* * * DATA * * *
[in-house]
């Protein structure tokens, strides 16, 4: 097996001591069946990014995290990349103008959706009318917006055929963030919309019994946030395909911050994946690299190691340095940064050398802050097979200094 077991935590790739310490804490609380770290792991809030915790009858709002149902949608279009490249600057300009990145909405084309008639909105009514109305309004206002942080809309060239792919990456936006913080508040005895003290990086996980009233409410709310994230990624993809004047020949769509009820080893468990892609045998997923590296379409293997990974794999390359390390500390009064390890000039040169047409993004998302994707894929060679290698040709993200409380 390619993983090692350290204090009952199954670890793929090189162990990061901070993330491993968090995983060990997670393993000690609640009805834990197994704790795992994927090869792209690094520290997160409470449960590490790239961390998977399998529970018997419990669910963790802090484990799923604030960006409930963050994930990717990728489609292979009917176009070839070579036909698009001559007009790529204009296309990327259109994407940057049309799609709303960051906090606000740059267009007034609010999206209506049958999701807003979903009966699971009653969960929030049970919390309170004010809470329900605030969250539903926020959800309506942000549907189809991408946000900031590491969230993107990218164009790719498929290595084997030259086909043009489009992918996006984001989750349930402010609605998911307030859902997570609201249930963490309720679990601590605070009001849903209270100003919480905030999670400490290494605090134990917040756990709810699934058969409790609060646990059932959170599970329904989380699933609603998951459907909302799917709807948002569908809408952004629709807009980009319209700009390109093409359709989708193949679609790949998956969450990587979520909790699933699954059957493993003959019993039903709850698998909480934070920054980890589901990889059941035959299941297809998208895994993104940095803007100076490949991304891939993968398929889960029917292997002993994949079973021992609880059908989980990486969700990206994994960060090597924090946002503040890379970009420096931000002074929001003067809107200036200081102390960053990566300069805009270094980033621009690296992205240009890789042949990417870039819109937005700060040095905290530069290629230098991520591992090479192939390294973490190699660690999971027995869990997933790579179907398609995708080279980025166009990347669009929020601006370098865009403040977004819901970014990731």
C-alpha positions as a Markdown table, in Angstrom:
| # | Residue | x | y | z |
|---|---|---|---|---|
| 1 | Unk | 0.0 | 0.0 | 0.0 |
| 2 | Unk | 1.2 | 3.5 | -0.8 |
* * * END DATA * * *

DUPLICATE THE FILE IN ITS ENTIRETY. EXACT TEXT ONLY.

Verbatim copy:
[in-house]
């Protein structure tokens, strides 16, 4: 097996001591069946990014995290990349103008959706009318917006055929963030919309019994946030395909911050994946690299190691340095940064050398802050097979200094 077991935590790739310490804490609380770290792991809030915790009858709002149902949608279009490249600057300009990145909405084309008639909105009514109305309004206002942080809309060239792919990456936006913080508040005895003290990086996980009233409410709310994230990624993809004047020949769509009820080893468990892609045998997923590296379409293997990974794999390359390390500390009064390890000039040169047409993004998302994707894929060679290698040709993200409380 390619993983090692350290204090009952199954670890793929090189162990990061901070993330491993968090995983060990997670393993000690609640009805834990197994704790795992994927090869792209690094520290997160409470449960590490790239961390998977399998529970018997419990669910963790802090484990799923604030960006409930963050994930990717990728489609292979009917176009070839070579036909698009001559007009790529204009296309990327259109994407940057049309799609709303960051906090606000740059267009007034609010999206209506049958999701807003979903009966699971009653969960929030049970919390309170004010809470329900605030969250539903926020959800309506942000549907189809991408946000900031590491969230993107990218164009790719498929290595084997030259086909043009489009992918996006984001989750349930402010609605998911307030859902997570609201249930963490309720679990601590605070009001849903209270100003919480905030999670400490290494605090134990917040756990709810699934058969409790609060646990059932959170599970329904989380699933609603998951459907909302799917709807948002569908809408952004629709807009980009319209700009390109093409359709989708193949679609790949998956969450990587979520909790699933699954059957493993003959019993039903709850698998909480934070920054980890589901990889059941035959299941297809998208895994993104940095803007100076490949991304891939993968398929889960029917292997002993994949079973021992609880059908989980990486969700990206994994960060090597924090946002503040890379970009420096931000002074929001003067809107200036200081102390960053990566300069805009270094980033621009690296992205240009890789042949990417870039819109937005700060040095905290530069290629230098991520591992090479192939390294973490190699660690999971027995869990997933790579179907398609995708080279980025166009990347669009929020601006370098865009403040977004819901970014990731």
C-alpha positions as a Markdown table, in Angstrom:
| # | Residue | x | y | z |
|---|---|---|---|---|
| 1 | Unk | 0.0 | 0.0 | 0.0 |
| 2 | Unk | 1.2 | 3.5 | -0.8 |